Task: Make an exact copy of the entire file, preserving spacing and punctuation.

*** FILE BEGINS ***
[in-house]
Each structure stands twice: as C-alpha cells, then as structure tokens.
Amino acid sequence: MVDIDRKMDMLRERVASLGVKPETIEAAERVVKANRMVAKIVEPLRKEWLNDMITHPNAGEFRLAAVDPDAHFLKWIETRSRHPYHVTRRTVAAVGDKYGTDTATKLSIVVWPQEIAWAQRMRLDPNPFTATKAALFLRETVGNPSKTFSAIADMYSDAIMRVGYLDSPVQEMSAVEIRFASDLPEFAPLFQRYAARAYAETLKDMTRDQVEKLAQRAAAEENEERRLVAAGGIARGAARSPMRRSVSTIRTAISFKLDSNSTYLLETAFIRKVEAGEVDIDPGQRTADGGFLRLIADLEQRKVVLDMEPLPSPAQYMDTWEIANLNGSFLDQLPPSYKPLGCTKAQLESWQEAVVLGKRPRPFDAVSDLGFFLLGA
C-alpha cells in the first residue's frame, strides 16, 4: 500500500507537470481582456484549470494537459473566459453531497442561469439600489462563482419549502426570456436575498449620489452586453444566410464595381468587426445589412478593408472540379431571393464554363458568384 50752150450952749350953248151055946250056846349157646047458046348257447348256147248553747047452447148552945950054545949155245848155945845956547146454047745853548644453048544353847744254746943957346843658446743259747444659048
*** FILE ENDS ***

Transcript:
[in-house]
Each structure stands twice: as C-alpha cells, then as structure tokens.
Amino acid sequence: MVDIDRKMDMLRERVASLGVKPETIEAAERVVKANRMVAKIVEPLRKEWLNDMITHPNAGEFRLAAVDPDAHFLKWIETRSRHPYHVTRRTVAAVGDKYGTDTATKLSIVVWPQEIAWAQRMRLDPNPFTATKAALFLRETVGNPSKTFSAIADMYSDAIMRVGYLDSPVQEMSAVEIRFASDLPEFAPLFQRYAARAYAETLKDMTRDQVEKLAQRAAAEENEERRLVAAGGIARGAARSPMRRSVSTIRTAISFKLDSNSTYLLETAFIRKVEAGEVDIDPGQRTADGGFLRLIADLEQRKVVLDMEPLPSPAQYMDTWEIANLNGSFLDQLPPSYKPLGCTKAQLESWQEAVVLGKRPRPFDAVSDLGFFLLGA
C-alpha cells in the first residue's frame, strides 16, 4: 500500500507537470481582456484549470494537459473566459453531497442561469439600489462563482419549502426570456436575498449620489452586453444566410464595381468587426445589412478593408472540379431571393464554363458568384 50752150450952749350953248151055946250056846349157646047458046348257447348256147248553747047452447148552945950054545949155245848155945845956547146454047745853548644453048544353847744254746943957346843658446743259747444659048